- 06 января 2016, 16:23
- ZeroHedge. Alternative view on facts
Great news right? For those hoping for some "bad news is good news to slow The Fed down" data, ADP is a disappointment. The December monthly change was a rise of 257k - hugely better than the expected 198k and th ebiggest rise since December 2014. Most importantly the goods-producing sector added a shocking 23,000 jobs - despite every single manufacturing indicator deep in recession. Service-sector jobs added 234k.
Best jobs gains in a year (does that sound right?)
The details from the report:
Goods-producing employment rose by 23,000 jobs in December, well up from a downwardly revised -2,000 the previous month. The construction industry added 24,000 jobs, which was roughly in line with the 21,000 average monthly jobs gained for the year. Meanwhile, manufacturing stayed in positive territory for the second straight month adding 2,000 jobs.
Service-providing employment rose by 234,000 jobs in December, up from an upwardly revised 213,000 in November. The ADP National Employment Report indicates that professional/business services contributed 66,000 jobs, the largest increase in this sector in 2015. Trade/transportation/utilities grew by 38,000, off a bit from an upwardly revised 41,000 the previous month. The 13,000 new jobs added in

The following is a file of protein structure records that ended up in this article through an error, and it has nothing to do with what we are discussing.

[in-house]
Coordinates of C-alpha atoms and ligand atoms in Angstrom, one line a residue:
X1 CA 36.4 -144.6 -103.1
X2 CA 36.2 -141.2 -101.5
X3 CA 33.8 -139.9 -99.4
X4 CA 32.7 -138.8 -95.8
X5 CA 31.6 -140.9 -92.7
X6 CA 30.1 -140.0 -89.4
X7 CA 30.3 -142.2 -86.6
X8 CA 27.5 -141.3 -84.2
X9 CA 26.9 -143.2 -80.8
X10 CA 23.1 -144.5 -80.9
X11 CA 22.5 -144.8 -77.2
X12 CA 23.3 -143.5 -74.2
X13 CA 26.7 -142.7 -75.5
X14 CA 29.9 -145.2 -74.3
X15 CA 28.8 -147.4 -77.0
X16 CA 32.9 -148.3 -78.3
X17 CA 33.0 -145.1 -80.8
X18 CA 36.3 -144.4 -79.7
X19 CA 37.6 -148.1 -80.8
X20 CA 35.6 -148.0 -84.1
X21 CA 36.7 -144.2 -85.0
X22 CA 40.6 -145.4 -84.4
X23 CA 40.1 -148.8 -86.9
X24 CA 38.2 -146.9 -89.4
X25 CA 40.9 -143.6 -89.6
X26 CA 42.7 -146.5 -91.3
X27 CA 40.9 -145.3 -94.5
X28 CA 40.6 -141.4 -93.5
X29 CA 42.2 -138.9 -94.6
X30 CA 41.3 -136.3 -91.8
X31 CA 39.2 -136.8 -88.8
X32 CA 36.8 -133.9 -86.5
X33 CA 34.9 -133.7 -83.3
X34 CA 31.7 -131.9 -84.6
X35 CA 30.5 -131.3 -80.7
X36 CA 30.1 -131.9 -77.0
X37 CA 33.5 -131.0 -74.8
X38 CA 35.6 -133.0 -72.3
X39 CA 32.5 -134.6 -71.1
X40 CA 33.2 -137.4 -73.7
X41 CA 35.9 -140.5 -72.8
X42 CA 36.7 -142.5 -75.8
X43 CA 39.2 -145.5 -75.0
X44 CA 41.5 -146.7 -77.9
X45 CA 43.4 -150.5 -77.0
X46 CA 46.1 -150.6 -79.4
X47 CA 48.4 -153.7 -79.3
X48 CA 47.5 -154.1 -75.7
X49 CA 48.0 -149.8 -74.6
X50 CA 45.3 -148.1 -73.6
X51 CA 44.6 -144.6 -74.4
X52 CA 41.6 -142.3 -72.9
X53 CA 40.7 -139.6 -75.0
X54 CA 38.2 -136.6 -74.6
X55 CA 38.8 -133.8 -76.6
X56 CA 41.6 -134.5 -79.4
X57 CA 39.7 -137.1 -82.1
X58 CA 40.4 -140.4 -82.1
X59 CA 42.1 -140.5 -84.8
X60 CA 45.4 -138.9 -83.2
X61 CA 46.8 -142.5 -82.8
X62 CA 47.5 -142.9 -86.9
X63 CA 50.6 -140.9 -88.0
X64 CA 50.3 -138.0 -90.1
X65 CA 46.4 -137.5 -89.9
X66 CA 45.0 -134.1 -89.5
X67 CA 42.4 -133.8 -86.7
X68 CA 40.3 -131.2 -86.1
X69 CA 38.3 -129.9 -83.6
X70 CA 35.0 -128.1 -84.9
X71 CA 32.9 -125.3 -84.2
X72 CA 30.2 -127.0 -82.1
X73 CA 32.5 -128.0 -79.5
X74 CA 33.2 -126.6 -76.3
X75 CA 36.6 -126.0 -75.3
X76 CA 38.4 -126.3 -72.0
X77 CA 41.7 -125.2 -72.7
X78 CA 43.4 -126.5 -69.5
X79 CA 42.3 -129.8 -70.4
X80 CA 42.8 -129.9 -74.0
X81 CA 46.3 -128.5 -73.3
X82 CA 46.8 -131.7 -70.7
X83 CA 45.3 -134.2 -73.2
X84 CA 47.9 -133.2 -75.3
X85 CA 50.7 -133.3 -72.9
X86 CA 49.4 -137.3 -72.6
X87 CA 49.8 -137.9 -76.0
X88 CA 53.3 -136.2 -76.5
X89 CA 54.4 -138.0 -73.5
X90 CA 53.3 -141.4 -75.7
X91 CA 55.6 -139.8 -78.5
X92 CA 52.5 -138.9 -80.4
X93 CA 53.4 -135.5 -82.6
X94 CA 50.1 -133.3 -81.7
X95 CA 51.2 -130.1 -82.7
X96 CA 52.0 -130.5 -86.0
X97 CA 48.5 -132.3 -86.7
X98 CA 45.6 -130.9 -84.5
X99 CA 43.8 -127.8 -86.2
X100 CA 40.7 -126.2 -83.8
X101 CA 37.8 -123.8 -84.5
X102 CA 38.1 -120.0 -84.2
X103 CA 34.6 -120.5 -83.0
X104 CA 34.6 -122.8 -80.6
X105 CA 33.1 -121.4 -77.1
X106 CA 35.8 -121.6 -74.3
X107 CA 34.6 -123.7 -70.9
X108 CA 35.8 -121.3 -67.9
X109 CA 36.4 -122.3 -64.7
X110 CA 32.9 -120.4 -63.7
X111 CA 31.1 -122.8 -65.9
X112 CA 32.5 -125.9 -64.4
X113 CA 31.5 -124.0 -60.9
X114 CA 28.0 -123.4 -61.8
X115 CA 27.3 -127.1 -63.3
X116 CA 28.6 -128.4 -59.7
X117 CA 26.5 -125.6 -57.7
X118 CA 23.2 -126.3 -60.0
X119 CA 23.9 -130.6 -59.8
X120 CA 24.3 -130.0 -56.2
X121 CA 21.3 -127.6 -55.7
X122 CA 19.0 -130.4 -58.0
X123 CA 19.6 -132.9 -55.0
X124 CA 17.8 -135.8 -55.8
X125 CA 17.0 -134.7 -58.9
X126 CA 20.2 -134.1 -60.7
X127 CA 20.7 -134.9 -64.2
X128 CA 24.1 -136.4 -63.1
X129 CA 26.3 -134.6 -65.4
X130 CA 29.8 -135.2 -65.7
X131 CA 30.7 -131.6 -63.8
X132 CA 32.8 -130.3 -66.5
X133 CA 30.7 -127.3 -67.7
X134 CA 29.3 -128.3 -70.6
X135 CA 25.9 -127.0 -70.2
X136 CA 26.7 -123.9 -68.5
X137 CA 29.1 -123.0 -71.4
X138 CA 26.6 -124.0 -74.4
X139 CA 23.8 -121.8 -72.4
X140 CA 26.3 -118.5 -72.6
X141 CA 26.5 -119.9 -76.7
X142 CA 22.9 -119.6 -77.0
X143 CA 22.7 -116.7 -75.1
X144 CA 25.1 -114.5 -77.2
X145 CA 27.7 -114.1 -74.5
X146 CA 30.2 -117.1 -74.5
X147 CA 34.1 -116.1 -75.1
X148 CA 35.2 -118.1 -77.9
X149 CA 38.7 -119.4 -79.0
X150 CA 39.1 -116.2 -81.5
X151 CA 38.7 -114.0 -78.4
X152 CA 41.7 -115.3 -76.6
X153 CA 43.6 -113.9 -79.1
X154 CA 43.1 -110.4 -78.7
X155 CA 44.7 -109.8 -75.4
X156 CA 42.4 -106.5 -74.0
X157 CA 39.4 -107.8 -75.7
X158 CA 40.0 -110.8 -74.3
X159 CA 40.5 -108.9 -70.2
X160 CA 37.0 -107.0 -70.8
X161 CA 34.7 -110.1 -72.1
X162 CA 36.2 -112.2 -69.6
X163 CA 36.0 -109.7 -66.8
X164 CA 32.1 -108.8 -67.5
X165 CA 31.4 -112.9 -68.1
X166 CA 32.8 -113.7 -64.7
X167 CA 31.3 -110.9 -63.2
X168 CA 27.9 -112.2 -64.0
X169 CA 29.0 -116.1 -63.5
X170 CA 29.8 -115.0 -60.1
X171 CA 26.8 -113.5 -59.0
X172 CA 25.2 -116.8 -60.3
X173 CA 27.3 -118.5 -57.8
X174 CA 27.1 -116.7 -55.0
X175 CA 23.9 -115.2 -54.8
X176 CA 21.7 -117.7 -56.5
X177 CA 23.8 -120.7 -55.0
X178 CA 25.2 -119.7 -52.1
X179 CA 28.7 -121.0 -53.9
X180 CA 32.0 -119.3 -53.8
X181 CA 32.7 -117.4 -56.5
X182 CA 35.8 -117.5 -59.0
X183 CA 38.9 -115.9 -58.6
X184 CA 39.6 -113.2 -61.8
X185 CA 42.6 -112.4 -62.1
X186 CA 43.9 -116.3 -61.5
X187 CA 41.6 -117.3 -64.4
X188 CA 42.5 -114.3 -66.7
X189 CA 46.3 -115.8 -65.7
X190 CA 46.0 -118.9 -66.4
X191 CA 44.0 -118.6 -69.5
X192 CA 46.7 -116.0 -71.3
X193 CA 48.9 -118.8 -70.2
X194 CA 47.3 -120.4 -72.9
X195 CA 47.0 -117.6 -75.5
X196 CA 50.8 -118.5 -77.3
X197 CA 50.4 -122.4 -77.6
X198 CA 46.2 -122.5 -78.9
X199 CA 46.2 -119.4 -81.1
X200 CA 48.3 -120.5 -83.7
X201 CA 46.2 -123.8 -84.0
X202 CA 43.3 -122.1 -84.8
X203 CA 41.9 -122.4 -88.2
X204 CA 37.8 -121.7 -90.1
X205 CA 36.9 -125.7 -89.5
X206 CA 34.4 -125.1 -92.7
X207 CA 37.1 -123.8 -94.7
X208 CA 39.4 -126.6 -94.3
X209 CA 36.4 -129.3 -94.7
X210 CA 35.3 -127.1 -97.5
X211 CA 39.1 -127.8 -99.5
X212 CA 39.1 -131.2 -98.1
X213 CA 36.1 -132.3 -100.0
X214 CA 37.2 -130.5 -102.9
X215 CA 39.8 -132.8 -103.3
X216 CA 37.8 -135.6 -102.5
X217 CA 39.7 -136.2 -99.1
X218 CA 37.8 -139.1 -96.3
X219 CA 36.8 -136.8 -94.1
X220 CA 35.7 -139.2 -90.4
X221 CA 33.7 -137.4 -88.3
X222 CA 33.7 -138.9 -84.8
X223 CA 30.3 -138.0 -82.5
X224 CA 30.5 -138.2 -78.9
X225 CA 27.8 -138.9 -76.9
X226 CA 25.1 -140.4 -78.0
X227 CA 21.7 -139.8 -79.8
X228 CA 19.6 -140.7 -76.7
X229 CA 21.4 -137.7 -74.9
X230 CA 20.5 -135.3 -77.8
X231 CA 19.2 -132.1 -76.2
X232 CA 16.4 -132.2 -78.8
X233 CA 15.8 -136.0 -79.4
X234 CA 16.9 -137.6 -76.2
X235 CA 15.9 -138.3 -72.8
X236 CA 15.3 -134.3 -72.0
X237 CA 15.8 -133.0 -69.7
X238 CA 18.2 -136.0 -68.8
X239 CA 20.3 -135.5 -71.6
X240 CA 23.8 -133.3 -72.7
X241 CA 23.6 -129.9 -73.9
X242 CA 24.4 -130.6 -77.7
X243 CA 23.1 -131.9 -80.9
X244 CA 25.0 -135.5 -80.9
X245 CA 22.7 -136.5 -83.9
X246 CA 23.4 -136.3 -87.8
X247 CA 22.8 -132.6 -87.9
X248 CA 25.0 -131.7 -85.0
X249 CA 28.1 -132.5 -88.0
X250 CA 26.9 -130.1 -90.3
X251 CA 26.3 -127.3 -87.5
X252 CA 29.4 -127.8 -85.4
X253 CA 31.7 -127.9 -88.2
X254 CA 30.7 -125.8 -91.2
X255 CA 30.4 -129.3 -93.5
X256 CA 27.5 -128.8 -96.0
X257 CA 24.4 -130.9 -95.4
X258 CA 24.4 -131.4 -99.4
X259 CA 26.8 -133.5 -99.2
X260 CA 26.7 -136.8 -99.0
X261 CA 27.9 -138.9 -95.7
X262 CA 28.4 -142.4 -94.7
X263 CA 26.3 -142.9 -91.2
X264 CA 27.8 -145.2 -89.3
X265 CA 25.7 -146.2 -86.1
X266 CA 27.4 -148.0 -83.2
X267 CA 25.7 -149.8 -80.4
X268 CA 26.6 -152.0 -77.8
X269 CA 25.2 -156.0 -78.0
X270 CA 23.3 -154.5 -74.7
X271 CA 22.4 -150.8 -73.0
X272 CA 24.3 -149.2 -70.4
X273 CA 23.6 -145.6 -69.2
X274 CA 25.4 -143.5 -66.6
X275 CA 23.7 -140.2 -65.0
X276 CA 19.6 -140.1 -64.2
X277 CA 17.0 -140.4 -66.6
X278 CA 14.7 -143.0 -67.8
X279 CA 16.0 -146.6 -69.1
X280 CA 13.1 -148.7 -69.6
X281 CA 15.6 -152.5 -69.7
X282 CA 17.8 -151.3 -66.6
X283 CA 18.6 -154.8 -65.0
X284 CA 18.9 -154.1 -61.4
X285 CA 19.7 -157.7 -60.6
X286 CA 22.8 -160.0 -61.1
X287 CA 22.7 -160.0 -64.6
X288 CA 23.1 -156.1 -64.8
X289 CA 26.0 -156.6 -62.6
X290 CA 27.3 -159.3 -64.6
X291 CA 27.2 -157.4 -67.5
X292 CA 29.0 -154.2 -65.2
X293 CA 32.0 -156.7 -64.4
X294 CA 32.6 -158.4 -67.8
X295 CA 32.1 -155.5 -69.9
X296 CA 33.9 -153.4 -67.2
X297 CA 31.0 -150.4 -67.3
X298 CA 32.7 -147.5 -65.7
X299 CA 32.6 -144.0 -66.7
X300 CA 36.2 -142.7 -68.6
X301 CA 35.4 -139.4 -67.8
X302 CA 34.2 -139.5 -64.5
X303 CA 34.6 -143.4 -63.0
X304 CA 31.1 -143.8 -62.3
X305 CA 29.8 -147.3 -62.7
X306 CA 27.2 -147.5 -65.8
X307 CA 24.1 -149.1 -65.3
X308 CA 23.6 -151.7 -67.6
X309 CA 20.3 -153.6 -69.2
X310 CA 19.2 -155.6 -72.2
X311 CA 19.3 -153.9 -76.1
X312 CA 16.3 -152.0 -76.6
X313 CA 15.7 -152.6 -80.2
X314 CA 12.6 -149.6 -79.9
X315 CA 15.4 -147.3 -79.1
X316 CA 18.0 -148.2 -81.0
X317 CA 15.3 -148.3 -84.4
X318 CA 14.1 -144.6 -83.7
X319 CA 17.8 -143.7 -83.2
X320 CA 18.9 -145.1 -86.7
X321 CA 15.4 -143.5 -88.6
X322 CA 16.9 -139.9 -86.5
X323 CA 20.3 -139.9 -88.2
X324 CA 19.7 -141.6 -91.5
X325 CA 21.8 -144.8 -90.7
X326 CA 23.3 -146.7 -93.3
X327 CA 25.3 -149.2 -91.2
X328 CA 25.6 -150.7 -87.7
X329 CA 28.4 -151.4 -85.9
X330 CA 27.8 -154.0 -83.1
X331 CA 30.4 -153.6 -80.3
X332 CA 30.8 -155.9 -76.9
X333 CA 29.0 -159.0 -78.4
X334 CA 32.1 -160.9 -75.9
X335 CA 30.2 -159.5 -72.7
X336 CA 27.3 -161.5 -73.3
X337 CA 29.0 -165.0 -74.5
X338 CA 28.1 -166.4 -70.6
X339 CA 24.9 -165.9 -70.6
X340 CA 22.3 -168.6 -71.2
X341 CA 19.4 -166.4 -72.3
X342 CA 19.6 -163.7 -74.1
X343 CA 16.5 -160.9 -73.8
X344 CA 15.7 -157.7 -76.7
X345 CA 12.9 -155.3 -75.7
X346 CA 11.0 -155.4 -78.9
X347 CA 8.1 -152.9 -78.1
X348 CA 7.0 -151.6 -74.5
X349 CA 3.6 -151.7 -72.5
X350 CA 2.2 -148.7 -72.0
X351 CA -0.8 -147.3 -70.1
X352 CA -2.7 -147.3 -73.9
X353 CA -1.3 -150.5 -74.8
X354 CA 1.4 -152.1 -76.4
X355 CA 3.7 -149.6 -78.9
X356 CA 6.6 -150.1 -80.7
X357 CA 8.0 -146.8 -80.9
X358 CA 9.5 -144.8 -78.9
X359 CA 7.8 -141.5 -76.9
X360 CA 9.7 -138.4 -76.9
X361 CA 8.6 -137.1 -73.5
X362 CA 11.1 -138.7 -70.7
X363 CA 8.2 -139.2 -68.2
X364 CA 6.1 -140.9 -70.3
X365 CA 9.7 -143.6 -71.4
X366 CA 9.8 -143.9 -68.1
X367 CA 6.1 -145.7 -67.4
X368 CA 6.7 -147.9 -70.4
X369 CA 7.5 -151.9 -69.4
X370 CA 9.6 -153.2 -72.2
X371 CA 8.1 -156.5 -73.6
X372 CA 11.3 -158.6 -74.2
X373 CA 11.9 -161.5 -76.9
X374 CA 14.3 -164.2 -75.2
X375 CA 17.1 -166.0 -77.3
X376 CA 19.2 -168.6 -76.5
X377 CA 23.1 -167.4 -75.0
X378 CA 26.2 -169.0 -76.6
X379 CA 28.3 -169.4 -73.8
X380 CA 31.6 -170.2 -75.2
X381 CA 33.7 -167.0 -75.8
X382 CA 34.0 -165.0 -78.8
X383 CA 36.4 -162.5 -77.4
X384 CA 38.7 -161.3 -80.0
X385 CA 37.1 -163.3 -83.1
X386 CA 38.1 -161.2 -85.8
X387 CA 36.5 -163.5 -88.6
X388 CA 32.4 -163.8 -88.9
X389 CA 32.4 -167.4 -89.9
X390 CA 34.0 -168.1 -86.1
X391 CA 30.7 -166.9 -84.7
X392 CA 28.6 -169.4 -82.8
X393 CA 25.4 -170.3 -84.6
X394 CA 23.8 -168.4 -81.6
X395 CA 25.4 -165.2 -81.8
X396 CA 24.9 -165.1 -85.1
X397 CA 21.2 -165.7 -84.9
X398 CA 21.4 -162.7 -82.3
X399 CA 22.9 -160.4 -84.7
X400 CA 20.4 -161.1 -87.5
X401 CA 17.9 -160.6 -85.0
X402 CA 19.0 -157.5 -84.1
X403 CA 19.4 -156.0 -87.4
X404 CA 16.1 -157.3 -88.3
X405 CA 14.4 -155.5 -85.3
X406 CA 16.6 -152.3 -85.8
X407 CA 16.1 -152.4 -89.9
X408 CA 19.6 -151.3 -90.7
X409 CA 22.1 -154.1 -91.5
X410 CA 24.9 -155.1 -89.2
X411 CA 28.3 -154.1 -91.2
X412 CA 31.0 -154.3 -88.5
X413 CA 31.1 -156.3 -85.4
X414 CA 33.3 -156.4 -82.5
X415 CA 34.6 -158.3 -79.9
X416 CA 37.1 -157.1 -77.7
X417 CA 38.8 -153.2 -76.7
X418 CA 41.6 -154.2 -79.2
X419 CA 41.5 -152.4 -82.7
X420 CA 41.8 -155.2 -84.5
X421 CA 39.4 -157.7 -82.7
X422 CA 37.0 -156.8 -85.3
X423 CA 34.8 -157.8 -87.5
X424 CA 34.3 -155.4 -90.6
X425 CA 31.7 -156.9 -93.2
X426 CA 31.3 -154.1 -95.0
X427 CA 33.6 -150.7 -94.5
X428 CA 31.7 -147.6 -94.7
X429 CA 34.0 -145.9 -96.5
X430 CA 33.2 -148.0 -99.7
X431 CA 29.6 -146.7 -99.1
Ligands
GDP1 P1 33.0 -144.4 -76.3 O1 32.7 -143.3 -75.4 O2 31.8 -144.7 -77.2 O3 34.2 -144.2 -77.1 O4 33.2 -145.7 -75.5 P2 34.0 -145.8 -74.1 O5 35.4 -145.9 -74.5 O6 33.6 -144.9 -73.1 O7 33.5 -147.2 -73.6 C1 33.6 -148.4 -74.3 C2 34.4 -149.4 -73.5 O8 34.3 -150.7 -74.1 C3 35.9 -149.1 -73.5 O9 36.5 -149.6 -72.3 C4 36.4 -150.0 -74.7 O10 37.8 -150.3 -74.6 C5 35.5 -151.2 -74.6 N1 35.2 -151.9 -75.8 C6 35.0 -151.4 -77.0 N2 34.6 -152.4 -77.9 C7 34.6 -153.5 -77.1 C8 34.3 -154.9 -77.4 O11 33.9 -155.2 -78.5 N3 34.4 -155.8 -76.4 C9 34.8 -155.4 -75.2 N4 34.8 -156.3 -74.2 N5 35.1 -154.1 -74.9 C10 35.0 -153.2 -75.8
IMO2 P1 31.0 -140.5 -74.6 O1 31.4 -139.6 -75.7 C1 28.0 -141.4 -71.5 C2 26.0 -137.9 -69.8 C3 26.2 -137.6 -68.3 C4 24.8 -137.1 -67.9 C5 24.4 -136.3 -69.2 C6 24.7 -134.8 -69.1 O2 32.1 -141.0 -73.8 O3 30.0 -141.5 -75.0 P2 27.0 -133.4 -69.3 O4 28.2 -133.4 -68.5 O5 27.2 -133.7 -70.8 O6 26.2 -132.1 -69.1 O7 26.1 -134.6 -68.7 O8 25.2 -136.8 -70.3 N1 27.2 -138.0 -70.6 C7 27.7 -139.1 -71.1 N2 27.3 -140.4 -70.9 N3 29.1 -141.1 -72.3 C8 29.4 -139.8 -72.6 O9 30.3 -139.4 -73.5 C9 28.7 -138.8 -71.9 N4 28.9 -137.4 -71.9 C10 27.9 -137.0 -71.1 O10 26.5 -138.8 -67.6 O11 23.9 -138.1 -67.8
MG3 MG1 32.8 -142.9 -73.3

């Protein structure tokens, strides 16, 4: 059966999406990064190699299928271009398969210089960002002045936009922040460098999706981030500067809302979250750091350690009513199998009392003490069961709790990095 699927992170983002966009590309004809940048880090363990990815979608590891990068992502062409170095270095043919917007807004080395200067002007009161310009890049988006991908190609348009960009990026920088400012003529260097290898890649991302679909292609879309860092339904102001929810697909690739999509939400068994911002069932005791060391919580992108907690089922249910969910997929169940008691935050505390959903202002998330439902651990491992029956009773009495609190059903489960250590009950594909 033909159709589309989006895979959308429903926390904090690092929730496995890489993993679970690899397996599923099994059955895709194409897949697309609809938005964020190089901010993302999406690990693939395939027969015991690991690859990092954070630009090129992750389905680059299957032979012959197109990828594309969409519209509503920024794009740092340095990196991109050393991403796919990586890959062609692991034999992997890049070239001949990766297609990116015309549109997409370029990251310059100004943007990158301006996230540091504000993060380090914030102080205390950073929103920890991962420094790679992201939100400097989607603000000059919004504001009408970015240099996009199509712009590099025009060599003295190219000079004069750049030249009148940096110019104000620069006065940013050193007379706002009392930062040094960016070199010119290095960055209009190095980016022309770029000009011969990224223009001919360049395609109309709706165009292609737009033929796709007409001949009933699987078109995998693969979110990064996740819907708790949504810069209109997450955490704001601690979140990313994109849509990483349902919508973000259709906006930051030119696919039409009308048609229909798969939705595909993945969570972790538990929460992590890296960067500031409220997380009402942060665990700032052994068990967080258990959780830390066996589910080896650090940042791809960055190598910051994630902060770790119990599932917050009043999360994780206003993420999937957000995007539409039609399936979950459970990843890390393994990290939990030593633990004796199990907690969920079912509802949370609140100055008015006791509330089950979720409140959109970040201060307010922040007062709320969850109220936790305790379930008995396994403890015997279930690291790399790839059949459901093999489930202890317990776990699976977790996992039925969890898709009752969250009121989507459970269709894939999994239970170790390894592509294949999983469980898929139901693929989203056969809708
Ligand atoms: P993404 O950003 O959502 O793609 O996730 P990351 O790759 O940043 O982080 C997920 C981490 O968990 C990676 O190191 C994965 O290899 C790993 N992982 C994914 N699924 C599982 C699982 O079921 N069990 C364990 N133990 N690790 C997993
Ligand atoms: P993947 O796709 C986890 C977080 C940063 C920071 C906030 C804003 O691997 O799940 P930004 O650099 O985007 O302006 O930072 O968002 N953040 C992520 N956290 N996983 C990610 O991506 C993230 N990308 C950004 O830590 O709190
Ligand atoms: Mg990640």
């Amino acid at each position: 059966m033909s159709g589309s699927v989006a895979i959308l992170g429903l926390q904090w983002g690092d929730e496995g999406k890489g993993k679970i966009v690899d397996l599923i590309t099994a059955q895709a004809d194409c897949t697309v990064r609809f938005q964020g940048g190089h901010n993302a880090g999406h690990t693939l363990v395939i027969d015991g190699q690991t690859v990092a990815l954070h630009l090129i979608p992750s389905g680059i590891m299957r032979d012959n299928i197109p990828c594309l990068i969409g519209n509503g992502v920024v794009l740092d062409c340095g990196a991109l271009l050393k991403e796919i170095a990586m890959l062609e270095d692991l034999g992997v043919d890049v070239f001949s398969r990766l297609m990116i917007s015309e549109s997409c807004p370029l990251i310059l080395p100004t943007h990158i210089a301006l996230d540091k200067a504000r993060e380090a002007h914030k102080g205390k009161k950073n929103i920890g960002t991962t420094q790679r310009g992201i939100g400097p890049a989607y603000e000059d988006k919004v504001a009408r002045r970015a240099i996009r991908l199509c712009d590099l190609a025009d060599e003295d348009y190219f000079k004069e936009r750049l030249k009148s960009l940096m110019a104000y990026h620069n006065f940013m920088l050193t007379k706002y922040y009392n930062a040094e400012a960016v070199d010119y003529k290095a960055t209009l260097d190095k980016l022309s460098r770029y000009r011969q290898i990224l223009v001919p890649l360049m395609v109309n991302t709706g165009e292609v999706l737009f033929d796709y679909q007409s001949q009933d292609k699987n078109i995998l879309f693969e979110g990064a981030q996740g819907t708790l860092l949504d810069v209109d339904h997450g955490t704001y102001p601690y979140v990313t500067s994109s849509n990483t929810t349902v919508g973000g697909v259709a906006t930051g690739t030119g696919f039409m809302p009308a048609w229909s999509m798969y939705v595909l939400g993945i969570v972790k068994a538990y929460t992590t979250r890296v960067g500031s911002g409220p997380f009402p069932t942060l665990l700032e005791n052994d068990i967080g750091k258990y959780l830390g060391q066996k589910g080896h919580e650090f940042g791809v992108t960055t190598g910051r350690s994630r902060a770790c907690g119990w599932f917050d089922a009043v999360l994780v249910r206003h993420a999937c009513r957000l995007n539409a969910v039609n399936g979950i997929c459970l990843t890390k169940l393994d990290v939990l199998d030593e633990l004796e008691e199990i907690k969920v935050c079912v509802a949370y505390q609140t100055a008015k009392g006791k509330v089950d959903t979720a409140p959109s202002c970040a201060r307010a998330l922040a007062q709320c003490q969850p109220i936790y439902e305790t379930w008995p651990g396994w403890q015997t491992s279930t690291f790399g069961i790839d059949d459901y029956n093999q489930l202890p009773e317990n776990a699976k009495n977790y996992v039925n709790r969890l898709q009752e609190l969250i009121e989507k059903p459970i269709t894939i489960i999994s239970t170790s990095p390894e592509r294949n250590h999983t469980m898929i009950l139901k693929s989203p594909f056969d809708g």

financial activities were right in line with the average for the year.
"2015 had a strong close with December showing the largest job gains of the year,” said Ahu Yildirmaz, VP and head of the ADP Research Institute. “Overall, the average monthly employment growth was just under 200,000 for the year in contrast to almost 240,000 jobs per month in 2014. Weakness in the energy and manufacturing sectors was mostly responsible for the drop off.”Mark Zandi, chief economist of Moody’s Analytics, said, “Strong job growth shows no signs of abating. The only industry shedding jobs is energy. If this pace of job growth is sustained, which seems likely, the economy will be back to full employment by mid-year. This is a significant achievement, given that the last time the economy was at full employment was nearly a decade ago.”
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